One of the few happy surprises of 2020 was the Mint Theater Company’s announcement that it had built up a private stockpile of broadcast-quality archival videos of its past productions and that it would make them available for streaming—for free. If you’ve never seen or heard of the Mint, Teresa Deevy’s “Katie Roche” offers a perfect opportunity to play catch-up with one of America’s most distinguished small theater companies.
The Mint, according to its mission statement, specializes in producing “worthwhile plays from the past that have been lost or forgotten.” And some of its most spectacular finds have been works whose authors have themselves been forgotten. Teresa Deevy is a case in point. Born in Ireland in 1894, she planned to become a teacher but was struck by a case of Meniere’s disease that left her profoundly deaf. She studied lip-reading by going to the theater, where she fell in love with the plays of Chekhov and Shaw and decided to write for the stage. Dublin’s Abbey produced six of her plays, all successful but now forgotten, between 1930 and 1936. Then the Abbey lost interest in her work, and by the time of her death in 1963, her name was known only to those who had seen her plays in the ’30s.
One of the Mint’s most consequential projects has been the exhumation, production and publication of Deevy’s plays, which began 10 years ago with “Wife to James Whelan.” “Katie Roche,” the most commercially successful of her works, was most deftly mounted in 2013 by Jonathan Bank, the company’s producing artistic director. I didn’t see it then, but I’m not surprised to report now that “Katie Roche” is a completely involving staging of a play whose latter-day obscurity makes no sense whatsoever.
Performed on one interior set by a cast of eight, “Katie Roche” is the story of the title character (played with marvelous lightness of touch by Wrenn Schmidt), an illegitimate servant girl who “long ago made up my mind I’d be a saint” but is headed off en route to the convent by Stanislaus (Patrick Fitzgerald), the older brother of Amelia (Margaret Daly), for whom Katie works. Stanislaus unexpectedly proposes marriage to Katie, not knowing that in addition to her saintly aspirations, she already has a boyfriend (Jon Fletcher). What follows is a complicated skein of misunderstandings with painful consequences—leavened by touches of laughter along the way. The results leave no doubt that Deevy was unjustly forgotten, and thanks in part to this webcast and the Mint’s previous efforts, I’ll be surprised if smart regional companies aren’t inspired to take up her cause as well.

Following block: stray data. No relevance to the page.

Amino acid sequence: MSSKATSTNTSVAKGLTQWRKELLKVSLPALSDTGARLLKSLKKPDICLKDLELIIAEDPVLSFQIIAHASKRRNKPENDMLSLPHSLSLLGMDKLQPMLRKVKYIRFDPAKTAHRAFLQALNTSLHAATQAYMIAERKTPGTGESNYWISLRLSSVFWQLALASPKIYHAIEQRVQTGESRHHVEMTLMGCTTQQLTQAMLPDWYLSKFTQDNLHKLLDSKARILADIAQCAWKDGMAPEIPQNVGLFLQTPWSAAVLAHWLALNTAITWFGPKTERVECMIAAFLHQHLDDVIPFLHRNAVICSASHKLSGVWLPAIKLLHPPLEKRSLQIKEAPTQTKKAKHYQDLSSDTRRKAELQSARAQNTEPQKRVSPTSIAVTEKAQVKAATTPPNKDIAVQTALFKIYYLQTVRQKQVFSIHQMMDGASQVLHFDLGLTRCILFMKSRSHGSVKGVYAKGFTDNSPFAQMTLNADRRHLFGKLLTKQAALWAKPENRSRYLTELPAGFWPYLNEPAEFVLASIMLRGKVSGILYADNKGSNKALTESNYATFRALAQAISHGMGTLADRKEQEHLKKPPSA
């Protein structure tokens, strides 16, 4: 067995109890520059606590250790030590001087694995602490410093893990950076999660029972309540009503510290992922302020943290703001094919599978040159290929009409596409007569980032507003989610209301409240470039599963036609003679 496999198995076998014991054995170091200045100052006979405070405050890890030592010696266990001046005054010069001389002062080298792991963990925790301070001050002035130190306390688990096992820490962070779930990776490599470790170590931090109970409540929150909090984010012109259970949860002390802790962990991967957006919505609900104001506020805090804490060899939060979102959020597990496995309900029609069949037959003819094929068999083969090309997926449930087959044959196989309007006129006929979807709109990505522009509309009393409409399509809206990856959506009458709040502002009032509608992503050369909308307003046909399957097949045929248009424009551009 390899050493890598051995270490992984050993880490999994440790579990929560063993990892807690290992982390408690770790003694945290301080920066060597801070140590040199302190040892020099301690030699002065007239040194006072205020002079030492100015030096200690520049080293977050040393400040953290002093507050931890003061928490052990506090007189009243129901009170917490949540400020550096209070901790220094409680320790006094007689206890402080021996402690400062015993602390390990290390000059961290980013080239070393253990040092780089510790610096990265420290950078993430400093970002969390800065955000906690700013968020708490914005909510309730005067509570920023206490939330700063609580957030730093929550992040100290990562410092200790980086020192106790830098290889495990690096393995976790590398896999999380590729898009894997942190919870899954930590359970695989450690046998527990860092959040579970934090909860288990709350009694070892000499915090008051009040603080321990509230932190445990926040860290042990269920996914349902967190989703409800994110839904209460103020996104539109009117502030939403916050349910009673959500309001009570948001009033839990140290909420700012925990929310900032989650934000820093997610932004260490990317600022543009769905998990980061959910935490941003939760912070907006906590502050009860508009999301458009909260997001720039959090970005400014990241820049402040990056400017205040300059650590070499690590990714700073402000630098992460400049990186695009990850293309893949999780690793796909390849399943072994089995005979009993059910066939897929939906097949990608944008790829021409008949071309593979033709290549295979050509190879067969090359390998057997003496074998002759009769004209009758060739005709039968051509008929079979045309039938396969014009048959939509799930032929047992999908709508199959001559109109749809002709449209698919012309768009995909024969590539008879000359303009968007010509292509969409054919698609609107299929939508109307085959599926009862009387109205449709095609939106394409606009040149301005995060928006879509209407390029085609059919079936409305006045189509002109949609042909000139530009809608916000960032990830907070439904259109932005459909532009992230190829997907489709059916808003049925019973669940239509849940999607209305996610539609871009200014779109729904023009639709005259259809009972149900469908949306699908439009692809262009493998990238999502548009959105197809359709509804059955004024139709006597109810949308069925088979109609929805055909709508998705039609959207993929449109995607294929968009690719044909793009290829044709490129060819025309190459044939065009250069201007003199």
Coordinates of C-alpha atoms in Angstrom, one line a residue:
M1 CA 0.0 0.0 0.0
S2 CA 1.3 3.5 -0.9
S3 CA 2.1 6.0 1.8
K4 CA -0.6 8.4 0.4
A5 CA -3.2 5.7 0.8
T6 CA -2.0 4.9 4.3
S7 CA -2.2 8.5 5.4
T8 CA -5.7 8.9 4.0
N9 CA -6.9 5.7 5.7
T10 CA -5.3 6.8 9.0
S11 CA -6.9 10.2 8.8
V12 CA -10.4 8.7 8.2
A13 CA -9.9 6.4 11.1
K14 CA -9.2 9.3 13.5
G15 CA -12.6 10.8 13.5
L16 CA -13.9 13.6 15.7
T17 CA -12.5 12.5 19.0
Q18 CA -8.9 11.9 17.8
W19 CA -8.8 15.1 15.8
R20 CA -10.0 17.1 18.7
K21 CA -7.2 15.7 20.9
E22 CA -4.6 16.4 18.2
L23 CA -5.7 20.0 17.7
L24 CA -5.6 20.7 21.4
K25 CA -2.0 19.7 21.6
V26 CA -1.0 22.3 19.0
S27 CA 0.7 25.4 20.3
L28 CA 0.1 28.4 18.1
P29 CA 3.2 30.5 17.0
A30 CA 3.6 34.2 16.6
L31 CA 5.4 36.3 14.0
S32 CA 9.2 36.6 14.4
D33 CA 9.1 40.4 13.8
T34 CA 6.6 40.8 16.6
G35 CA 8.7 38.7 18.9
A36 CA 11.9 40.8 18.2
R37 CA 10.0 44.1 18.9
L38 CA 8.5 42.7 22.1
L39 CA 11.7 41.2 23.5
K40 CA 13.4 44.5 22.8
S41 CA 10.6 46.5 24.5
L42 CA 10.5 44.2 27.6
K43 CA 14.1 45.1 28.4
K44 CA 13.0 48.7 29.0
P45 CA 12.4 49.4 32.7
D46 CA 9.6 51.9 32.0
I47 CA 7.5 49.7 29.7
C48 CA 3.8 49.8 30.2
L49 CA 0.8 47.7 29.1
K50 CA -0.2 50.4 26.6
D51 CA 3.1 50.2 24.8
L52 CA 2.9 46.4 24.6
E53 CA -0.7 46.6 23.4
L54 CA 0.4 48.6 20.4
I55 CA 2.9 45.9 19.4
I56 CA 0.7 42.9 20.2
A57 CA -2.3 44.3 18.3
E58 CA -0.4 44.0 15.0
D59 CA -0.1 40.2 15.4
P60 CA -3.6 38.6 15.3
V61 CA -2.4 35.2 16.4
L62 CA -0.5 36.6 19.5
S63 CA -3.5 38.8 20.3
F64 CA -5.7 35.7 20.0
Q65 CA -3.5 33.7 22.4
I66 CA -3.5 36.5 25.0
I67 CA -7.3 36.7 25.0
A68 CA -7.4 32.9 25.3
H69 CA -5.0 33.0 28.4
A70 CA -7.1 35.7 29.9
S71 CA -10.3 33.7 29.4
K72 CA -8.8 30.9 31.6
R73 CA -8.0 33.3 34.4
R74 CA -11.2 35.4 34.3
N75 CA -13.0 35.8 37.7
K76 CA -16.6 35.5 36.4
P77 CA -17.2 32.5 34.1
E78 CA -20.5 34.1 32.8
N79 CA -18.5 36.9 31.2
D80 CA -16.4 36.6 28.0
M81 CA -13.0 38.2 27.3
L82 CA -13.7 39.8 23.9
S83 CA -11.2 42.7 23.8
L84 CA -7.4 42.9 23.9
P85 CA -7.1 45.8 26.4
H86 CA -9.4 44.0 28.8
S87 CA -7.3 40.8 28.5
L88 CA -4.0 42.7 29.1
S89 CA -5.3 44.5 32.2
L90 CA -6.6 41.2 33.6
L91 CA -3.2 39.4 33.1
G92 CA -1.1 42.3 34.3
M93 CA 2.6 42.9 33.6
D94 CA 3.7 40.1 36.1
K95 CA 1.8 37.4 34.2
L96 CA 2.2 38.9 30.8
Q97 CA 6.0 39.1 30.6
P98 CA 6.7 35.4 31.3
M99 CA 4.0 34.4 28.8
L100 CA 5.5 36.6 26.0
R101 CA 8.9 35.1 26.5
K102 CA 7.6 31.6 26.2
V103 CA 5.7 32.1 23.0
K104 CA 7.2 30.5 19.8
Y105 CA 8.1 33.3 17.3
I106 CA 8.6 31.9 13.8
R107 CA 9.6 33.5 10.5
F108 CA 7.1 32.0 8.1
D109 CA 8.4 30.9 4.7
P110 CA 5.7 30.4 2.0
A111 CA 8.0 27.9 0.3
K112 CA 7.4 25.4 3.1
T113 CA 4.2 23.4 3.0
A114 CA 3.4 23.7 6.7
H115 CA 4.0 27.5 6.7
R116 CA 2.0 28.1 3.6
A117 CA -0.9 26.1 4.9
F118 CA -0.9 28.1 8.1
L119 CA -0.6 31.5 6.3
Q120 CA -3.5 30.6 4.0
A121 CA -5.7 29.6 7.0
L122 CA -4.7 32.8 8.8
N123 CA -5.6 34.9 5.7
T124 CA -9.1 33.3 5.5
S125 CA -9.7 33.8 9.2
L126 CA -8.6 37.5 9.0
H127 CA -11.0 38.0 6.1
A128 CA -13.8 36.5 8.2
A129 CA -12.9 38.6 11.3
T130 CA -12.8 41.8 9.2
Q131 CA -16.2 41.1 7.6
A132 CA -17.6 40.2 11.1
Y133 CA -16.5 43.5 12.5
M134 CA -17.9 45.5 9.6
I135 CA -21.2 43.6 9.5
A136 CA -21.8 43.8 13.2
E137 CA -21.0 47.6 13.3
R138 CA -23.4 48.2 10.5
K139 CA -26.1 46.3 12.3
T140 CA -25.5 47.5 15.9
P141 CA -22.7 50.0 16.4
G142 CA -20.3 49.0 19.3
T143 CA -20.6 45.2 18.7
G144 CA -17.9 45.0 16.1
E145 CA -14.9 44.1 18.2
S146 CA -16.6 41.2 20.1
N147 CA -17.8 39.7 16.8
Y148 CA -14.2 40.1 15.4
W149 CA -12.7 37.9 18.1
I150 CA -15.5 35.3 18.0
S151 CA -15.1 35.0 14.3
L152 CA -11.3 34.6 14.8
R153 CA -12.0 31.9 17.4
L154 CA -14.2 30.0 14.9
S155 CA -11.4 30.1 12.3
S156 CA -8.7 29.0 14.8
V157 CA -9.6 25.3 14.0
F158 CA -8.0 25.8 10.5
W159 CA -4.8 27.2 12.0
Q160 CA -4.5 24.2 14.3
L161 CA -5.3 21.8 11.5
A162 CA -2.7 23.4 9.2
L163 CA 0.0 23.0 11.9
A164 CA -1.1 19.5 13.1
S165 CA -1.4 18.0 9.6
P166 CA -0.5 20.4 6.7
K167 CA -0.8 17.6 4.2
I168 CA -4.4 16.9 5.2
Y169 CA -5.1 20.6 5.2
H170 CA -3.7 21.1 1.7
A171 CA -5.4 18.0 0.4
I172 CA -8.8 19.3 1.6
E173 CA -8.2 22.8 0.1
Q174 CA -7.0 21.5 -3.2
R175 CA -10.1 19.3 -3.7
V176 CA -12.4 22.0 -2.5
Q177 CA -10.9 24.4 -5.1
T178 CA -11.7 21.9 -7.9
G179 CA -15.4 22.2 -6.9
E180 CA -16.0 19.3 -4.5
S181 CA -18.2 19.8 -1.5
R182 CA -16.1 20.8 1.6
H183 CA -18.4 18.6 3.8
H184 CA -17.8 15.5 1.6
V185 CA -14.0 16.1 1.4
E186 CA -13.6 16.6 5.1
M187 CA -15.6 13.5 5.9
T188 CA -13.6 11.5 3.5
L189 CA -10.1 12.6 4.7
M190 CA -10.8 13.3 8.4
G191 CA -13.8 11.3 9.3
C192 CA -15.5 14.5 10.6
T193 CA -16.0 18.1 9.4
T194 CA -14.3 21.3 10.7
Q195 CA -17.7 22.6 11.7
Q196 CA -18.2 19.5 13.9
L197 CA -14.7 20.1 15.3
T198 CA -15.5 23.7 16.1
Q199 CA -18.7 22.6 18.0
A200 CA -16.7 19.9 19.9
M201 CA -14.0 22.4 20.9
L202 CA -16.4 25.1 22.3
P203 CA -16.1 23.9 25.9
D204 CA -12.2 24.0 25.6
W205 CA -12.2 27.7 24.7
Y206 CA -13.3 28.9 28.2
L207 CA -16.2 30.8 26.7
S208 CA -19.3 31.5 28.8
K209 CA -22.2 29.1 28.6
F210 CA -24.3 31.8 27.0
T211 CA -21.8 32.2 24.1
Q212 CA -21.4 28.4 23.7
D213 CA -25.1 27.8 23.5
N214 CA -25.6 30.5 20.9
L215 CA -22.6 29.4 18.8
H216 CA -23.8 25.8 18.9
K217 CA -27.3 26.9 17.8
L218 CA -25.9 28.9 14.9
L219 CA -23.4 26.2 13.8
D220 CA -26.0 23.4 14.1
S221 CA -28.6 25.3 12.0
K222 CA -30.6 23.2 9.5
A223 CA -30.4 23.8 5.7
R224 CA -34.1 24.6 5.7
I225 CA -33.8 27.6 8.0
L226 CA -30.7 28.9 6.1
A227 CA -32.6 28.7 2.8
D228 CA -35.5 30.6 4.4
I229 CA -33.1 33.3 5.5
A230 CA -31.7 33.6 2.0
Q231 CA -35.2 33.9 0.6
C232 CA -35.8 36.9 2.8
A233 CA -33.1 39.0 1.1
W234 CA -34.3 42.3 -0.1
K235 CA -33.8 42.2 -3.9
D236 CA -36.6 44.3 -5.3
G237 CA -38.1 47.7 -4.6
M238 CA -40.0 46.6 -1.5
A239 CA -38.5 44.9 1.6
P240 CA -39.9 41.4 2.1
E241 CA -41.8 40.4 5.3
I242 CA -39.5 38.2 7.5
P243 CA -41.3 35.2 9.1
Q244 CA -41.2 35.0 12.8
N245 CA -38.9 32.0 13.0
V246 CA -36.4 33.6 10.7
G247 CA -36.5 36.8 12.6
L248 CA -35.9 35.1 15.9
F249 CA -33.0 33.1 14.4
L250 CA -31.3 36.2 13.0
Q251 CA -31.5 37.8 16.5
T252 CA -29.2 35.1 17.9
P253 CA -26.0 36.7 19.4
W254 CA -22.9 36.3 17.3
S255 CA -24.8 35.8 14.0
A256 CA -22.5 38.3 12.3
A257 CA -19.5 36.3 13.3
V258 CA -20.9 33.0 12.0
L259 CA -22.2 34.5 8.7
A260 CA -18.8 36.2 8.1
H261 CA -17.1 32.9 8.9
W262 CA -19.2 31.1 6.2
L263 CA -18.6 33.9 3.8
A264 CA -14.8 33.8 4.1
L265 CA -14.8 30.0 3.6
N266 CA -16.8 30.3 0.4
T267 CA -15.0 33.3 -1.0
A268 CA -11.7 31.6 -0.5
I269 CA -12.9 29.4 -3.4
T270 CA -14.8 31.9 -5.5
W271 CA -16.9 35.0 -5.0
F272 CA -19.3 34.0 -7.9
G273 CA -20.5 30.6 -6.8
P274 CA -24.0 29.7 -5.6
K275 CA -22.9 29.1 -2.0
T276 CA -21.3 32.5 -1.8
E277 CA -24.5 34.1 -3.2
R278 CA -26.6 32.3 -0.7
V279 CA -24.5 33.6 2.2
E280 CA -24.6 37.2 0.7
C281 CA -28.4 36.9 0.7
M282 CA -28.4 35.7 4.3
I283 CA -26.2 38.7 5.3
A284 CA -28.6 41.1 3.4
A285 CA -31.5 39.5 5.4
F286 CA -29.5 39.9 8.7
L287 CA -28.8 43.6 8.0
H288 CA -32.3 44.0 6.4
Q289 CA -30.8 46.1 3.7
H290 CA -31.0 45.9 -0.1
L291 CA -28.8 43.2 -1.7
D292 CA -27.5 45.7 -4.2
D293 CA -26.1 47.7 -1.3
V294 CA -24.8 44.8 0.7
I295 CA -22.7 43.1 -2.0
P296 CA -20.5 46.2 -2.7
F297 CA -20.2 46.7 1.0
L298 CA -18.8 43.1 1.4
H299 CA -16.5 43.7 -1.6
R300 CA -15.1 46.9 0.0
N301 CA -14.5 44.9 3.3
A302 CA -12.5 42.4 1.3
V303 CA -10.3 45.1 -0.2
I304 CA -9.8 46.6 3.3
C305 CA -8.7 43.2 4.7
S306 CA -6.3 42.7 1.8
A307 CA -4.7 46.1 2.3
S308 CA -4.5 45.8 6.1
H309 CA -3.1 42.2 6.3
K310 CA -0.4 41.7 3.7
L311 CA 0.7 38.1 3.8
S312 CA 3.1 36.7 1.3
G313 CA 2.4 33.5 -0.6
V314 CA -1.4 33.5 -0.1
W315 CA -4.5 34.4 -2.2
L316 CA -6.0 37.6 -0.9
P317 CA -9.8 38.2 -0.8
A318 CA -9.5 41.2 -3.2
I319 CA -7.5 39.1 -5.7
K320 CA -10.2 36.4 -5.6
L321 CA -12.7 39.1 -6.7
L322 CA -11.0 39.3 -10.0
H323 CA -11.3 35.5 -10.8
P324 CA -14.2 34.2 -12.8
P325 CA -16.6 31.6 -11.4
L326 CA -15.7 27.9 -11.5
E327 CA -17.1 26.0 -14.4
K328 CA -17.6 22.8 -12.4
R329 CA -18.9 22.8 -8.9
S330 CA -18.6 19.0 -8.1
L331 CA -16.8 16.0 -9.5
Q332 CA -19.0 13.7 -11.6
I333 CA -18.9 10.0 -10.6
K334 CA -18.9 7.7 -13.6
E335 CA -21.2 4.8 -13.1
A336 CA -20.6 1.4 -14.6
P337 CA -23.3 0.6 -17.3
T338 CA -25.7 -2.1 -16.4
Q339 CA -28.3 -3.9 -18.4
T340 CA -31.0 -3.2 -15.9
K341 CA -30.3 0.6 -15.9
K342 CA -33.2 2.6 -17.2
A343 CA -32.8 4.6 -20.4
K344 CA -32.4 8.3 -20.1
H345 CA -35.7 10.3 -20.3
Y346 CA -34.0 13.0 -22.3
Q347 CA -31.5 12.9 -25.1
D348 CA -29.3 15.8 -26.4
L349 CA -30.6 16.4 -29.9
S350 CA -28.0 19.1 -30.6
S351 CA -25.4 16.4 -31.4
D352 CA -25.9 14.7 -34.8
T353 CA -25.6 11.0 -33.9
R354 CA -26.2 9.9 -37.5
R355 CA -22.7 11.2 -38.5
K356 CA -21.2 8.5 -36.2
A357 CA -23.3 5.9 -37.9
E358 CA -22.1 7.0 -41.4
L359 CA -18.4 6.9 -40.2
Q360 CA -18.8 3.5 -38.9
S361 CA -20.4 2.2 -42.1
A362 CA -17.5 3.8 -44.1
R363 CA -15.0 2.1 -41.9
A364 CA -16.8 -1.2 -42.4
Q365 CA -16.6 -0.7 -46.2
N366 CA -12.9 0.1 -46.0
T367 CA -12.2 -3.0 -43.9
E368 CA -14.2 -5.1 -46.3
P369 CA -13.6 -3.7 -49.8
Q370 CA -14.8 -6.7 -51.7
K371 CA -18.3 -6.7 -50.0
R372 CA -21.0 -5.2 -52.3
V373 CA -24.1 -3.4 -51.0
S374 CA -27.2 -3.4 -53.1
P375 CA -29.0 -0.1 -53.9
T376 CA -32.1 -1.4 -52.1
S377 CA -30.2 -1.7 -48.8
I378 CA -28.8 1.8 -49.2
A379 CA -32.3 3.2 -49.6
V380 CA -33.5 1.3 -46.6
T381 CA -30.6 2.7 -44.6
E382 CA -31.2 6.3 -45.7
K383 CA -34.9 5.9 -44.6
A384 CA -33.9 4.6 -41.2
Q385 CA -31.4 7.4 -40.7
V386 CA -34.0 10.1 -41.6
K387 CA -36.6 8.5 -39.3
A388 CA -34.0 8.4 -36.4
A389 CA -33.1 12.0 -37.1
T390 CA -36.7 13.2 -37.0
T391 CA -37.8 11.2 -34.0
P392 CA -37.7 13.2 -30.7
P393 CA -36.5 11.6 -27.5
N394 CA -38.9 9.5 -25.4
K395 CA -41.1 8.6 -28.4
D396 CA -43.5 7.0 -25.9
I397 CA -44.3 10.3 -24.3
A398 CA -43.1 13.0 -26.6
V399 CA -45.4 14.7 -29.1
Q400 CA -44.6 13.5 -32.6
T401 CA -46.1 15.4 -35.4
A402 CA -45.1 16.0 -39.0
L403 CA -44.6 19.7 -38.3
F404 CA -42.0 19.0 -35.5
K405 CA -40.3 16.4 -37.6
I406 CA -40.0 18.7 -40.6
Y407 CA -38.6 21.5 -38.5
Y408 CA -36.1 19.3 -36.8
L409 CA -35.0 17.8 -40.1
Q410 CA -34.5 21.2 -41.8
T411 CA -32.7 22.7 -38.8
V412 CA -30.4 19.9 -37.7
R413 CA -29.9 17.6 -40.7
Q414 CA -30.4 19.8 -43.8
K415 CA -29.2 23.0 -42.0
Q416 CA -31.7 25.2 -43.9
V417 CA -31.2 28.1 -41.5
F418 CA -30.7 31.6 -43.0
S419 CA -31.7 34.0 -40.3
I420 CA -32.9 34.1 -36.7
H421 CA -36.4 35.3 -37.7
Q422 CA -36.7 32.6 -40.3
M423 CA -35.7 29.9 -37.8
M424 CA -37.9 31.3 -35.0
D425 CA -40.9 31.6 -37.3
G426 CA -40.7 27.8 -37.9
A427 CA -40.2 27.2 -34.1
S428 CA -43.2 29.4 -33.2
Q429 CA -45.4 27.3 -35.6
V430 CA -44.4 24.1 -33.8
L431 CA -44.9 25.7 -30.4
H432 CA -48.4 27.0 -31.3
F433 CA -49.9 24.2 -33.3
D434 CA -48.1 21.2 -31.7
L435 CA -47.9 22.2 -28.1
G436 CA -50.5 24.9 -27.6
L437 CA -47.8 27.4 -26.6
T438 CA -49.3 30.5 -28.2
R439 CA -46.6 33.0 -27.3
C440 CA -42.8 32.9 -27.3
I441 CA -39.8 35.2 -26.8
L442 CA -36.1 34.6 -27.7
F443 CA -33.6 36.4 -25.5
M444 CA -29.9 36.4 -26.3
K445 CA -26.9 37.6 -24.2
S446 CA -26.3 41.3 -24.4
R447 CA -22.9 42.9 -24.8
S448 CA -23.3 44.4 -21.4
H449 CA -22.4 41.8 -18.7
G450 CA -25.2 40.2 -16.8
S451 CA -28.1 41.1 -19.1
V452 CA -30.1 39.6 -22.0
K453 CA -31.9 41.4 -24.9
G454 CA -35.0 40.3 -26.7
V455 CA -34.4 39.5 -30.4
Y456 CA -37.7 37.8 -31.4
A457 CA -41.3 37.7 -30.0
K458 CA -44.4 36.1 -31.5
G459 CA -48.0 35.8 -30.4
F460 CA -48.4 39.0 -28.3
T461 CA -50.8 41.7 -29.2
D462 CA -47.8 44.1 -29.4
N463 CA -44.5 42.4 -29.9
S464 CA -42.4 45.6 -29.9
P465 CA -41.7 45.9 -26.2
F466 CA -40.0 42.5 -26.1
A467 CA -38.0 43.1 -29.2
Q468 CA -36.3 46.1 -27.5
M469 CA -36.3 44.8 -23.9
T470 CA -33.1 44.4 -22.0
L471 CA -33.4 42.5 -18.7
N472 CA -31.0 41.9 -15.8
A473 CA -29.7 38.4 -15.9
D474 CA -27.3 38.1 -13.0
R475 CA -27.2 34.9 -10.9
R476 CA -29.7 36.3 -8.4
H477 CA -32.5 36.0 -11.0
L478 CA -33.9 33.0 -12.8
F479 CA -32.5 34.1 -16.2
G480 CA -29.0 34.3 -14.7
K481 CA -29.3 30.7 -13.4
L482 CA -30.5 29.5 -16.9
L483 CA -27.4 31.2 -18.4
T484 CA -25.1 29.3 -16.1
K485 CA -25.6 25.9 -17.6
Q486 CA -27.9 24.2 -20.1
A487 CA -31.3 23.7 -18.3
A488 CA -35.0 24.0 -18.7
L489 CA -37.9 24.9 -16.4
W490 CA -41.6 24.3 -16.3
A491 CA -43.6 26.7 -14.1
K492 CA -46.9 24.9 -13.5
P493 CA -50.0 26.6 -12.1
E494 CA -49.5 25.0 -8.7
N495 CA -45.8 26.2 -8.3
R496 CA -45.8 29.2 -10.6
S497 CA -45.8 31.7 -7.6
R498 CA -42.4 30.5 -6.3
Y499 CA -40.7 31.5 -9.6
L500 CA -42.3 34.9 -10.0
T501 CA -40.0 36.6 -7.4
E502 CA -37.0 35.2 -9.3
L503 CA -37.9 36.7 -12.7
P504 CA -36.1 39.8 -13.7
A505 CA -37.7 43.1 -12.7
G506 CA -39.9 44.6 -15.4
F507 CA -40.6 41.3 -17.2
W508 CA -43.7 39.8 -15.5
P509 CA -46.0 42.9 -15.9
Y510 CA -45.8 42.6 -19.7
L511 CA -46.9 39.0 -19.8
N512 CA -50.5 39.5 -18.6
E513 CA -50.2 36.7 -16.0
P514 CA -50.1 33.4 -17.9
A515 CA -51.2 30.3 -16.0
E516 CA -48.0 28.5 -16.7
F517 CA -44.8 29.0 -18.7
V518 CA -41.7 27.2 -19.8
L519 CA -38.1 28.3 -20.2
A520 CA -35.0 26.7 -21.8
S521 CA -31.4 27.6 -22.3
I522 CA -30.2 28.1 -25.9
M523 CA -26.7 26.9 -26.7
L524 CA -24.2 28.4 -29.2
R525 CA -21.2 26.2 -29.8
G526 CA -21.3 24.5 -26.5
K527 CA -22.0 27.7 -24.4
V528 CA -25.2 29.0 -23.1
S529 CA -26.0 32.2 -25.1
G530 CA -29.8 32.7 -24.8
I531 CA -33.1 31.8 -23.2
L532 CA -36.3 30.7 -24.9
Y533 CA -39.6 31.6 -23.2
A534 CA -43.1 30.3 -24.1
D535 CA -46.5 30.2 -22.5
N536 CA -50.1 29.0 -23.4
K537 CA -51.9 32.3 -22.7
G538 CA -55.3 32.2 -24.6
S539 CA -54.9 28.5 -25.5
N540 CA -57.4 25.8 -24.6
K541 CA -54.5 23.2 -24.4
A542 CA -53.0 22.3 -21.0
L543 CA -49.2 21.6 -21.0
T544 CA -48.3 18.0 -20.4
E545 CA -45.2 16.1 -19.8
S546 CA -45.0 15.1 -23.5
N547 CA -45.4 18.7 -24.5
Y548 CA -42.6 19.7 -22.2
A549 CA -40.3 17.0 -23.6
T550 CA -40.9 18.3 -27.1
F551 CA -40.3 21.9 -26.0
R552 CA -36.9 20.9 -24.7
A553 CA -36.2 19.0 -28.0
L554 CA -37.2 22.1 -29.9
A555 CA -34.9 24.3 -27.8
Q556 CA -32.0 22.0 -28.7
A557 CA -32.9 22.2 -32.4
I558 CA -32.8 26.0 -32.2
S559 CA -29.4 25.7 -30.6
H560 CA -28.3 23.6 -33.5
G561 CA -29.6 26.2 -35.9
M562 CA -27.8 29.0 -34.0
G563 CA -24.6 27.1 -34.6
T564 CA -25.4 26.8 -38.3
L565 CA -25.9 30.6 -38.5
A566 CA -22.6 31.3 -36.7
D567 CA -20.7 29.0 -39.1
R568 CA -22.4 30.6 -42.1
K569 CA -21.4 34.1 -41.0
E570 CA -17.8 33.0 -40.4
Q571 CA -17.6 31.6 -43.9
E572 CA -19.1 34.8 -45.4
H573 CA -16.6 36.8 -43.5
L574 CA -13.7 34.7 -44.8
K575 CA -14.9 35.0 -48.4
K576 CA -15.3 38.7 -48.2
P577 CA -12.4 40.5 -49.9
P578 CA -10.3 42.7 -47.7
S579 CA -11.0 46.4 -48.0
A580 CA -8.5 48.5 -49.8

Caridad Svich, whose work is regularly performed by regional theaters all over America, currently has three plays streaming, or about to open, at the same time: “The Book of Magdalene” at Houston’s Main Street Theater, “Theatre: A Love Story” at Cincinnati’s Know Theatre, and “Red Bike” at the Unicorn Theatre in Kansas City, Mo. “The Book of Magdalene,” the most ambitious of the trio, is a nocturnal exercise in magical realism, a pandemic-themed updating of the biblical story. Len (Jennifer Wang), the title character and protagonist, is a quietly melancholy young woman who makes a living at phone sex in a dystopian big-city world where people are no longer permitted to touch one another—they are separated by translucent plastic screens—and cannot even remember what it felt like to do so: “My elder tells me stories sometimes, but I don’t know if they’re true.” In the course of the evening, we see her talking and drinking with Ru (Mariam Albishah), her girlfriend; looking after Elder (Maria Schenck), her mother; “servicing” Suit (Pablo Bracho), one of her telephonic clients; and searching for a kind of faith that has been severely tested by the present moment.